Washington/Peru: We Ain\'t Winnin\'
From the Film:
“If the supply keeps increasing, I don’t care how much we interdict, if the supply keeps increasing, we ain’t winning.” -- Congressman William Dickinson (R-AL)
“U.S. Drug War policy has played right into the hands of the Shining Path, and if current trends continue, they are ready to turn a revolutionary war into a war of national resistance against the Americans.” -- Gustavo Gorritti, Journalist, Peru
“Sendero Luminoso is the Khmer Rouge of Latin America.” -- General George Joulwan, SOUTHCOM
“We’ve got to be very careful that we’re not sucked into a civil war while we’re down there for the purposes of drug eradication and find out that we’ve got U.S. troops against the Shining Path.” -- Congressman Charles Rangel (D- NY)
In the final year of George Bush’s presidency, America’s War on Drugs stood at a tragi-comic crossroads, with the US on the brink of a mssive increase in spending and Peru on the brink of disaster. Washington : Peru -- We Ain’t Winnin’ examines the politically-charged connections between the two nations and explores the human implications of Peru’s growing crisis for individuals who lived it.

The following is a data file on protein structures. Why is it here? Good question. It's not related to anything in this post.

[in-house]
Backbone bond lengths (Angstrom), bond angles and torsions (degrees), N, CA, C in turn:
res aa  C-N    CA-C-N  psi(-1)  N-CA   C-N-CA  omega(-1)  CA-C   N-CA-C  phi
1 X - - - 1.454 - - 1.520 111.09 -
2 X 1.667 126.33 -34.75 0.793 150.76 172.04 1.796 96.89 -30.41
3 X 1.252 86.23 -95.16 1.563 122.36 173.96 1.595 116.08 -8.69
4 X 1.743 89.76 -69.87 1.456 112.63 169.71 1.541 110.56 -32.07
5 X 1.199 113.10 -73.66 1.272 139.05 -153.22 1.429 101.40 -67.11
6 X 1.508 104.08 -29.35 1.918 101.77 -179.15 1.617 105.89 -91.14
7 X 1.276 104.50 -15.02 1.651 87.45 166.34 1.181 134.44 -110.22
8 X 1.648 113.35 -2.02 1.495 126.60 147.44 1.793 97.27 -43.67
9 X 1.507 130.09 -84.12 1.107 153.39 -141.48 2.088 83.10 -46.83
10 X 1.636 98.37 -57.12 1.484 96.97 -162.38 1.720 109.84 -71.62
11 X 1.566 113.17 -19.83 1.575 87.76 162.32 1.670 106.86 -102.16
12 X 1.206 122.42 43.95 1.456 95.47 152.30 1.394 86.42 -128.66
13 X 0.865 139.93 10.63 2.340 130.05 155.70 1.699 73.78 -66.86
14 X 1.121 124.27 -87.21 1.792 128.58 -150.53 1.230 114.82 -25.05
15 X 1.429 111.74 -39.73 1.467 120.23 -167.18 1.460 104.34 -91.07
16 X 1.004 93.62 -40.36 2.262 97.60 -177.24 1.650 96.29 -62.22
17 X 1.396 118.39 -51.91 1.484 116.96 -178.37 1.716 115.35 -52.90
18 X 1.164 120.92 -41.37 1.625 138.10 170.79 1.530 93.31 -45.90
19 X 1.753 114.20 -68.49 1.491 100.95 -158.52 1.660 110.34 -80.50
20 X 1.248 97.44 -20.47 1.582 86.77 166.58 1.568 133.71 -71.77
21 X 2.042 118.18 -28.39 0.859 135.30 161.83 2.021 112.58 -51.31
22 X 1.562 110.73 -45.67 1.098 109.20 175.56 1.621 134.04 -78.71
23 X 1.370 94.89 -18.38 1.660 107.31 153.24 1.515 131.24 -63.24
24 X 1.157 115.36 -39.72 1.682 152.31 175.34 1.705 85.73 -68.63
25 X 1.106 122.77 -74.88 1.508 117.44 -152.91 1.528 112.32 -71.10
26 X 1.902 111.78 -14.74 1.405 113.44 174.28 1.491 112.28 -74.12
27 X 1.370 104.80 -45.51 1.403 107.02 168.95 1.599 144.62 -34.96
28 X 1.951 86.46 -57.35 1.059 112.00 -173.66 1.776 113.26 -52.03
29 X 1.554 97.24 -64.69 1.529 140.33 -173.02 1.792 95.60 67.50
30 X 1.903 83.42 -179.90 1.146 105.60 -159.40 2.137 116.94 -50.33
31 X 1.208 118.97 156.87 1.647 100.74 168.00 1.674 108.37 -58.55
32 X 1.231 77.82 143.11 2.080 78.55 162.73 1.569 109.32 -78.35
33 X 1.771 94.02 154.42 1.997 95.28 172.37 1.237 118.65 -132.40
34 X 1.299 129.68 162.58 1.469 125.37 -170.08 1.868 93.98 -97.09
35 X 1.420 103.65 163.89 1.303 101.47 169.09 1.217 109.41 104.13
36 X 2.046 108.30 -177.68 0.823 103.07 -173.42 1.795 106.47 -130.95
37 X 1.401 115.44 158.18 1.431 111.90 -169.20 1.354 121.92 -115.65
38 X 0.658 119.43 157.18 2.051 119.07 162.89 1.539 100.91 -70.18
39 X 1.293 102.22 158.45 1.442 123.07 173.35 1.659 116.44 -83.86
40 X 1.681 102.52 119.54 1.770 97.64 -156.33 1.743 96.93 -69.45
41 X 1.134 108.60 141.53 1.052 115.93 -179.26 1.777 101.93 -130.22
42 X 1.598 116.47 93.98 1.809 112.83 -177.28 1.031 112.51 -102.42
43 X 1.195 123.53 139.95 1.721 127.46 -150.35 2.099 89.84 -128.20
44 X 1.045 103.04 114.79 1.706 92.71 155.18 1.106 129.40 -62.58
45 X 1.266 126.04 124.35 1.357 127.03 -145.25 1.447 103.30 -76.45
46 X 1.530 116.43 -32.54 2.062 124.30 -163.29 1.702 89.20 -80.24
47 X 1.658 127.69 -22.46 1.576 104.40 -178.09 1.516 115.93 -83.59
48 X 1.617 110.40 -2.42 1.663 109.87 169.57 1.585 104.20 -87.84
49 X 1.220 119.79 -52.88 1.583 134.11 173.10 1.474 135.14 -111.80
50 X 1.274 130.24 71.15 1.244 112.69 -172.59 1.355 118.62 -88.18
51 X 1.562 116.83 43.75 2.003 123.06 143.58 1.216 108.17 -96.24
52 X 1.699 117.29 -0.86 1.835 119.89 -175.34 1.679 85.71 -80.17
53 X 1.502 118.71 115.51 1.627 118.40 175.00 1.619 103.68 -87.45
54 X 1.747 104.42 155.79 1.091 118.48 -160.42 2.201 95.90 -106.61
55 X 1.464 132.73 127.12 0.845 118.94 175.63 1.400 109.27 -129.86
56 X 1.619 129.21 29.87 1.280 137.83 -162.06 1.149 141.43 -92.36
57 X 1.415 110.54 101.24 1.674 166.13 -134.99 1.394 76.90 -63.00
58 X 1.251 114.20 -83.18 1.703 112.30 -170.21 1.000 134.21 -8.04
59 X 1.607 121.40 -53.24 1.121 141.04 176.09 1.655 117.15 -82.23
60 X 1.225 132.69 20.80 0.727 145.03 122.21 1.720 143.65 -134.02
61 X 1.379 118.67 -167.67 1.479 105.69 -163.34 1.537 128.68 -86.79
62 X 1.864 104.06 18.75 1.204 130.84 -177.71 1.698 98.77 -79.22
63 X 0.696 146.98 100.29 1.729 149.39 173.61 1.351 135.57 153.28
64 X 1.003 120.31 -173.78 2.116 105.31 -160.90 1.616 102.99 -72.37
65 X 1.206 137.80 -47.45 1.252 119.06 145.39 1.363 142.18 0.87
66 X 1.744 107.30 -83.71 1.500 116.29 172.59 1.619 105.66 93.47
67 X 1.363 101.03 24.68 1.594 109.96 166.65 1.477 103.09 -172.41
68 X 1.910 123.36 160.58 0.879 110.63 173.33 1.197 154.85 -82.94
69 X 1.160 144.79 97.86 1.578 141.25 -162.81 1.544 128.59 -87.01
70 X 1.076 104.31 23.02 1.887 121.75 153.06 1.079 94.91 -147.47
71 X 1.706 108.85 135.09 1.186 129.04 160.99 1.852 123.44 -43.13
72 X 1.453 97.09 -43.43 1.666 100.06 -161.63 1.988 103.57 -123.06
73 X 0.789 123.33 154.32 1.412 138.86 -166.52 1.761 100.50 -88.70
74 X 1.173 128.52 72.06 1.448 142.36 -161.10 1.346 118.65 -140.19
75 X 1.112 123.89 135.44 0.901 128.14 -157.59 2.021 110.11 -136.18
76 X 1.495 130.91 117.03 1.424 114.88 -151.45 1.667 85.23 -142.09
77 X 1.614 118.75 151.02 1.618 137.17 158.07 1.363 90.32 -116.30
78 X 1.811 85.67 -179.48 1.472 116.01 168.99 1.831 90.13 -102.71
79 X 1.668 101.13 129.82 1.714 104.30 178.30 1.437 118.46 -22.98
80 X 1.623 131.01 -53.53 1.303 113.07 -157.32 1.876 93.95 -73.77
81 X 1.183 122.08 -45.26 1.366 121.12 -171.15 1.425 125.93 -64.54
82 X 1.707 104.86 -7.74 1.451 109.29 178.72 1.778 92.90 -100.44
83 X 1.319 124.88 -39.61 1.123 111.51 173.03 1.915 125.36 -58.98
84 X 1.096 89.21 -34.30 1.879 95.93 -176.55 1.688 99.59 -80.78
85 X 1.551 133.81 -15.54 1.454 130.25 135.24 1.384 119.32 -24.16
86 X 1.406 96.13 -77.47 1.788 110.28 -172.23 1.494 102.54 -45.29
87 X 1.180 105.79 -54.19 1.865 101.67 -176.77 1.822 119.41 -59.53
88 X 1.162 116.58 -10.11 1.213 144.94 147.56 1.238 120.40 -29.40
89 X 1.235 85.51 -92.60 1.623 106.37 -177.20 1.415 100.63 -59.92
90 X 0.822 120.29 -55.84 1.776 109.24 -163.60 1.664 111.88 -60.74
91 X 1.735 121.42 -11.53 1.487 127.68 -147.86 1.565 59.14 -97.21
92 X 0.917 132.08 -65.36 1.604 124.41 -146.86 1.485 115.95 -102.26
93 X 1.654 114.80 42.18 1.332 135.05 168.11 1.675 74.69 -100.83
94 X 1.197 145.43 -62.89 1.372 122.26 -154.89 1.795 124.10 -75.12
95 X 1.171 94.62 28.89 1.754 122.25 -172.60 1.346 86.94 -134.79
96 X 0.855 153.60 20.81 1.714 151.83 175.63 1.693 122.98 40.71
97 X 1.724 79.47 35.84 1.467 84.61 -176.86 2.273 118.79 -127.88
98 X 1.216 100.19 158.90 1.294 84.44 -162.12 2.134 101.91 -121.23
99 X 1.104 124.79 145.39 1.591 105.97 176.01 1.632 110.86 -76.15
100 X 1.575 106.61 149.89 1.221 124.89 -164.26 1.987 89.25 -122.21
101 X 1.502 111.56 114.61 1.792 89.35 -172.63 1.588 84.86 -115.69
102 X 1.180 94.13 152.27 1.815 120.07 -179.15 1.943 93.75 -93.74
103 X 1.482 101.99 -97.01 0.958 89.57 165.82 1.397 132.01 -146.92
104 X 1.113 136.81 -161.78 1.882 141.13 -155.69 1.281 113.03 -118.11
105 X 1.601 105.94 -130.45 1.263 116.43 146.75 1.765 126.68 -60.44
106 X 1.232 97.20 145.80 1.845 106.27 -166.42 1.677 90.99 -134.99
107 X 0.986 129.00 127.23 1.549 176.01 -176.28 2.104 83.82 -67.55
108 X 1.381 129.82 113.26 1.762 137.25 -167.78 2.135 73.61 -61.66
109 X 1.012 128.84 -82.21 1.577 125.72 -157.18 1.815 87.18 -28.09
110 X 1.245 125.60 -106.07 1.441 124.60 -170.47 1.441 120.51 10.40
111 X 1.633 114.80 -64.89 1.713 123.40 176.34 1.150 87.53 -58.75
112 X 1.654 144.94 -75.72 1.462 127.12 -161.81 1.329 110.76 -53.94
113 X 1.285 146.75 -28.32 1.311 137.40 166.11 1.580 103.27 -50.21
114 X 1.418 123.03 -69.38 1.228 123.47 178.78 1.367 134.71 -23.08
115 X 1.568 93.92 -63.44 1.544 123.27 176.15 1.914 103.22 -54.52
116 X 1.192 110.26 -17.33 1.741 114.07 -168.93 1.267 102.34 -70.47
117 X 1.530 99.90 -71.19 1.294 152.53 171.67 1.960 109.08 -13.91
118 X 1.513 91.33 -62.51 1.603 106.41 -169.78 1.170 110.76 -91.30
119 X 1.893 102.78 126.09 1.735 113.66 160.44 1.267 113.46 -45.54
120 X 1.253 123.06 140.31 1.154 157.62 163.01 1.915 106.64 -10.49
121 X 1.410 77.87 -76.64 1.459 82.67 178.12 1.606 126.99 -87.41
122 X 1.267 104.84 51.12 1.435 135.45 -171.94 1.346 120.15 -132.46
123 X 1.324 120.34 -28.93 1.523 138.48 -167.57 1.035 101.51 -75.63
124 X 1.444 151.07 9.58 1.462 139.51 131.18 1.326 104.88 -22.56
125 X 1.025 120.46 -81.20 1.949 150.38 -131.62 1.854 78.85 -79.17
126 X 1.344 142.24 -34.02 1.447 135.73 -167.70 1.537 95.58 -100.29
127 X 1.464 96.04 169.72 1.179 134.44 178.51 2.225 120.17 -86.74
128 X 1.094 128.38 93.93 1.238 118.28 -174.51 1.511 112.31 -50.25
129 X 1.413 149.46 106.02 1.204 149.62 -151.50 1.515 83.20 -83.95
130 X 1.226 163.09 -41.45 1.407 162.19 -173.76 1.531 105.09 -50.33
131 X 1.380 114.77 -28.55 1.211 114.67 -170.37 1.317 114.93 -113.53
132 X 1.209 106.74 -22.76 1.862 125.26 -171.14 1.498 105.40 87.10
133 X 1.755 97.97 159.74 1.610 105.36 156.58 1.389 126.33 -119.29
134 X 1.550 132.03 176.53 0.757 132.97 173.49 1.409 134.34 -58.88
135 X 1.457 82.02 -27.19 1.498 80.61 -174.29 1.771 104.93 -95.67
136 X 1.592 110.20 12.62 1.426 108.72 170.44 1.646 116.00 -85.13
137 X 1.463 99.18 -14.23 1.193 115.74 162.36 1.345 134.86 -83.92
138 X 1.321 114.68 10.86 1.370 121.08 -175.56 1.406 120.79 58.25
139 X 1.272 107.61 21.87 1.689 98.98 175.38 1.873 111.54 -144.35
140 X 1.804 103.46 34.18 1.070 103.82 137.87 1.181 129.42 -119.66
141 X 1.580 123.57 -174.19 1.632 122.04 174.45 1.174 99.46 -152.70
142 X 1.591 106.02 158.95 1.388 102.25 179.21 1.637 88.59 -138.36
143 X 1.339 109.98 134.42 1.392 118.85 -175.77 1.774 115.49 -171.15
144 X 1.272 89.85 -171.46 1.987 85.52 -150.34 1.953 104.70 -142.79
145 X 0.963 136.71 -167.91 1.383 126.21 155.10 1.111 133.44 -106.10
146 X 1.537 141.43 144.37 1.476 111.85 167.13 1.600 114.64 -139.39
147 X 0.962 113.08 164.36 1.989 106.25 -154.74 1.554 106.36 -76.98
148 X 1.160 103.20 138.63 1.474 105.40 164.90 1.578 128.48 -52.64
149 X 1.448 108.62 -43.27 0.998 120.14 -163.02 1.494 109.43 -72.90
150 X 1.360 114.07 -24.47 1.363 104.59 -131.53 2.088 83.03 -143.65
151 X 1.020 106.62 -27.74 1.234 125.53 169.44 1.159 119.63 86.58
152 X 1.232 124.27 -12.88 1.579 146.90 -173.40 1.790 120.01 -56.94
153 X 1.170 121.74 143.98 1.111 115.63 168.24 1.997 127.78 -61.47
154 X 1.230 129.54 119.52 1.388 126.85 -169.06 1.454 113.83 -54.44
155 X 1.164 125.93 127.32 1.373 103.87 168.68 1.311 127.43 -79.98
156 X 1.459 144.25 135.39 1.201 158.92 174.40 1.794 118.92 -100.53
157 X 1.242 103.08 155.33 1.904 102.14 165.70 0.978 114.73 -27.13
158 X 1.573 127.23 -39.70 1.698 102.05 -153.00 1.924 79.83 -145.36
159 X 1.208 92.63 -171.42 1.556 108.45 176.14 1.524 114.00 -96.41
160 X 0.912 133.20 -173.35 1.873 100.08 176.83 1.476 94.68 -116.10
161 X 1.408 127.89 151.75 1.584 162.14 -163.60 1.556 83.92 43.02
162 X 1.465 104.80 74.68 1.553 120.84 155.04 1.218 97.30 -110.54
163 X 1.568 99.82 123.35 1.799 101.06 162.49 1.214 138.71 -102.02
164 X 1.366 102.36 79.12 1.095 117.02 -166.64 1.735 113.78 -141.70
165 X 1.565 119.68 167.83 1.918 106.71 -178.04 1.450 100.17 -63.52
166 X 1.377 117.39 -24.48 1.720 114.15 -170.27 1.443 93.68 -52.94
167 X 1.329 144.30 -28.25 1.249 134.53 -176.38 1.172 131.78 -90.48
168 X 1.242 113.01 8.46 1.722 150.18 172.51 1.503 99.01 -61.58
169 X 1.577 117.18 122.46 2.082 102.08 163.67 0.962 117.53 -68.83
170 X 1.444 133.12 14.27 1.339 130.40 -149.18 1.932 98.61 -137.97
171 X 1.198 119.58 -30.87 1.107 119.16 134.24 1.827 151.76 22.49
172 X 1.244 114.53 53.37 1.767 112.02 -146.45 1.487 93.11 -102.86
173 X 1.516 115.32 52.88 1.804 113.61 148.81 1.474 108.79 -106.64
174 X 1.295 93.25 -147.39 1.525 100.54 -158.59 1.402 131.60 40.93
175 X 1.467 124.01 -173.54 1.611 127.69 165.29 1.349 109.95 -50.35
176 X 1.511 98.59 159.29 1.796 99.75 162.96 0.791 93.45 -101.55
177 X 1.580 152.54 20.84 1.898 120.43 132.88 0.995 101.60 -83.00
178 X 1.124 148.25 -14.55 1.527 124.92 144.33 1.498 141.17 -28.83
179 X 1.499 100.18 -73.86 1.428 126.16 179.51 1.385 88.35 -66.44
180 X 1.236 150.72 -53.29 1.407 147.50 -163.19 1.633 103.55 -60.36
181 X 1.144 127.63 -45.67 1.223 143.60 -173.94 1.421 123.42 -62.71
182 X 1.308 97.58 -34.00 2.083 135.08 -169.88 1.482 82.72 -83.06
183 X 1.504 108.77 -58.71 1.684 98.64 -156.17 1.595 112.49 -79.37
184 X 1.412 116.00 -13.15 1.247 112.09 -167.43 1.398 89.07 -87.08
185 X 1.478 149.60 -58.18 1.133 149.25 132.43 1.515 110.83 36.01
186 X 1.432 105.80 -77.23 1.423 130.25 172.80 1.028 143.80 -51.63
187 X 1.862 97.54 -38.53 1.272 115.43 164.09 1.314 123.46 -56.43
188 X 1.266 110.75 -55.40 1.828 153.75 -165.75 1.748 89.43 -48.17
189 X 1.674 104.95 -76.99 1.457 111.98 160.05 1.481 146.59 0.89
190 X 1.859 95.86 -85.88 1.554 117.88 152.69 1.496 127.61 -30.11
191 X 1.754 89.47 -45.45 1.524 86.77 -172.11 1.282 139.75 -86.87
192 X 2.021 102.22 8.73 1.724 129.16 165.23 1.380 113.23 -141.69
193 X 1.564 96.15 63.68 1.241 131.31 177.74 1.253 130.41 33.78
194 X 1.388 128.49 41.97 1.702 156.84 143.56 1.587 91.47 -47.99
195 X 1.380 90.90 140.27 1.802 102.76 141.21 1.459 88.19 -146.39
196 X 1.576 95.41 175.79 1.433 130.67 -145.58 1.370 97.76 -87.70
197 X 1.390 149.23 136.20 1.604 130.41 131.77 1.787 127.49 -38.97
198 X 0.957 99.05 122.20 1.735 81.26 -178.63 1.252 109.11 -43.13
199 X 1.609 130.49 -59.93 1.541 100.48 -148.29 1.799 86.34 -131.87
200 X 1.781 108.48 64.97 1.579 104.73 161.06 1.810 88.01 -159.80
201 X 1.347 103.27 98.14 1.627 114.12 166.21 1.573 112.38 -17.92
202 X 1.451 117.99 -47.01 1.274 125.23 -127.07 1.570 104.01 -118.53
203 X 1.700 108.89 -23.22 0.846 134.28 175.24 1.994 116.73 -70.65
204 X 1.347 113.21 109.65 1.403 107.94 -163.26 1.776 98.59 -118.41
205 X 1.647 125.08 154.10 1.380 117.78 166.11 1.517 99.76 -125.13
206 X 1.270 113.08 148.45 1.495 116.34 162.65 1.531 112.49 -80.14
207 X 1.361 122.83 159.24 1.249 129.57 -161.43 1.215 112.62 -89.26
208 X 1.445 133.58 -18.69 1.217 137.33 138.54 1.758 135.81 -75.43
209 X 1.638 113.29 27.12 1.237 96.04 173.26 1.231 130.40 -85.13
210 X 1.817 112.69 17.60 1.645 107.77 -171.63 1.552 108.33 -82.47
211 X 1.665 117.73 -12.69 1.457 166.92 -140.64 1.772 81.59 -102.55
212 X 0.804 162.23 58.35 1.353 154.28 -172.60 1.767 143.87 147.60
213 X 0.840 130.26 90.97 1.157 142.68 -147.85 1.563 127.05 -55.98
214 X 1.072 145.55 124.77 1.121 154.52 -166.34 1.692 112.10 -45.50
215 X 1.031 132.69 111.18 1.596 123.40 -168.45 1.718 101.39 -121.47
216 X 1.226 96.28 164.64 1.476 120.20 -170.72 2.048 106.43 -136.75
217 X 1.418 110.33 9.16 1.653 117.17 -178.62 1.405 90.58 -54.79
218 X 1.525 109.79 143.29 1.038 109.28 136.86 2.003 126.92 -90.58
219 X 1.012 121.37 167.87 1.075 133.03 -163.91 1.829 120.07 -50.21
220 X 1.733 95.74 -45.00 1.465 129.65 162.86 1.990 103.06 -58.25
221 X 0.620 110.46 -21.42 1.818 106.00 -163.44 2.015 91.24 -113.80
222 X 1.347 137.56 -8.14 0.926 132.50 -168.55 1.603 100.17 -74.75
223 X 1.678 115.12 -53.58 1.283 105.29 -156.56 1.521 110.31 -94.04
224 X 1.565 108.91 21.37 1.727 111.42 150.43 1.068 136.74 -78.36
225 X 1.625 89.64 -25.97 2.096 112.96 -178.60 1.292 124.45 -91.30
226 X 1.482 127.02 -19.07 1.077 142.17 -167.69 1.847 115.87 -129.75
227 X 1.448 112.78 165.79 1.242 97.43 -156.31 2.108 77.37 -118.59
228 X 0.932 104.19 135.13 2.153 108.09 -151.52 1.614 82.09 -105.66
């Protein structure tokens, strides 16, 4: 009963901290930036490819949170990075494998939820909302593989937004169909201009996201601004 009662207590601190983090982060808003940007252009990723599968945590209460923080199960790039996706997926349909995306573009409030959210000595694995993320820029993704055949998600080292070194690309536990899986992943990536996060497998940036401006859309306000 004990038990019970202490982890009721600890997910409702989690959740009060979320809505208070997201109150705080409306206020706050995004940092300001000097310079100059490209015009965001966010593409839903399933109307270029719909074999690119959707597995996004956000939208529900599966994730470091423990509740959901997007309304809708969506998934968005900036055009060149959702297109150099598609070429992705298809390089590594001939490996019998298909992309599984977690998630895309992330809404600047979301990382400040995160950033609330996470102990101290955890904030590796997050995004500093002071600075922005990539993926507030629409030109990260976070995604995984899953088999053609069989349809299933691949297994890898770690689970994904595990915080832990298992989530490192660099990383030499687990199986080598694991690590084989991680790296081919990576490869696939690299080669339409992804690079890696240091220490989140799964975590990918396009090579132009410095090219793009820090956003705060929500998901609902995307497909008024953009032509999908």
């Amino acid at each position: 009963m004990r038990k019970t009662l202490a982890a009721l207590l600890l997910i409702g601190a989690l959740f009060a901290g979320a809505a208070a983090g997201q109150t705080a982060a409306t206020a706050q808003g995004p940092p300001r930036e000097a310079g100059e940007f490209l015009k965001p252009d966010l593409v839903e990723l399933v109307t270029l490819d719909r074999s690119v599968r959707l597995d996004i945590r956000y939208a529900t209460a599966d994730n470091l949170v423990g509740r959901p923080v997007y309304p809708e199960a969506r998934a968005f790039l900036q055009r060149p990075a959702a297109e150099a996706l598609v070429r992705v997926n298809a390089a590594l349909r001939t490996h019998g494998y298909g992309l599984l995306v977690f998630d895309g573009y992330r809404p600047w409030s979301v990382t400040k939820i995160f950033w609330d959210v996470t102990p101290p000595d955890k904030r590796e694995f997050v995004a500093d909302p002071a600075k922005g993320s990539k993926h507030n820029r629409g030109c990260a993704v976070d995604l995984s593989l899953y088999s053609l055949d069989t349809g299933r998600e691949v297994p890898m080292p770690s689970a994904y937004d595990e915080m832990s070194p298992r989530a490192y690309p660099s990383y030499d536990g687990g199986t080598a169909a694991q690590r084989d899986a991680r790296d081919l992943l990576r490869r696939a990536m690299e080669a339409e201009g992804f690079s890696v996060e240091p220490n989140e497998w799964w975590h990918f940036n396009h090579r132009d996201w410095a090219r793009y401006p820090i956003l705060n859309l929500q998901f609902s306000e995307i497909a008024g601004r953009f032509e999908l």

In the early 1990’s, the “drug war” in Peru was being rapidly eclipsed by a real war.
Peru was the source of more than 60% of the world’s coca leaf, the raw material for cocaine. The official War on Drugs, long the cornerstone of American policy toward Peru, had ground to a halt. At the same time, the world’s most vicious Maoist insurgency, Sendero Luminoso, the Shining Path, was marching steadily toward the goal of a takeover of Peru as the first step toward world revolution.